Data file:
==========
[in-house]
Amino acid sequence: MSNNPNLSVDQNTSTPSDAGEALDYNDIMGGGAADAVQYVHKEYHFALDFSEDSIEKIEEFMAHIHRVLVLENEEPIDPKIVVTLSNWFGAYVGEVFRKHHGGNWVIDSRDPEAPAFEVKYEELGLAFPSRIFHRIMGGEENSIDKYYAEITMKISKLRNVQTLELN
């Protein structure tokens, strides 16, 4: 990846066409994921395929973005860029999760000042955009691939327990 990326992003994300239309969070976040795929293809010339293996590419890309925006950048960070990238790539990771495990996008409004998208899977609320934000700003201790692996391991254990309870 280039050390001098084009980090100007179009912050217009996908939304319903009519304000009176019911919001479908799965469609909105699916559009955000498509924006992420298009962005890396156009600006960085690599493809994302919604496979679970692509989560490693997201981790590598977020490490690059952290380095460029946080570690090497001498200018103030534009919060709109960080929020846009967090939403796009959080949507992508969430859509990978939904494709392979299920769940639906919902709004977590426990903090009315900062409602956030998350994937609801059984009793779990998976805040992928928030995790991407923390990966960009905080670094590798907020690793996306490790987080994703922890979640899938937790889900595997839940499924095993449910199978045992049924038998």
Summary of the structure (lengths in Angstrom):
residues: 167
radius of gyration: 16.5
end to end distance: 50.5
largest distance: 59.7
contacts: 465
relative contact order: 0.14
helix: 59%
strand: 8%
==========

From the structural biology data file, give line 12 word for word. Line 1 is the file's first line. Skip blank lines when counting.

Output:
strand: 8%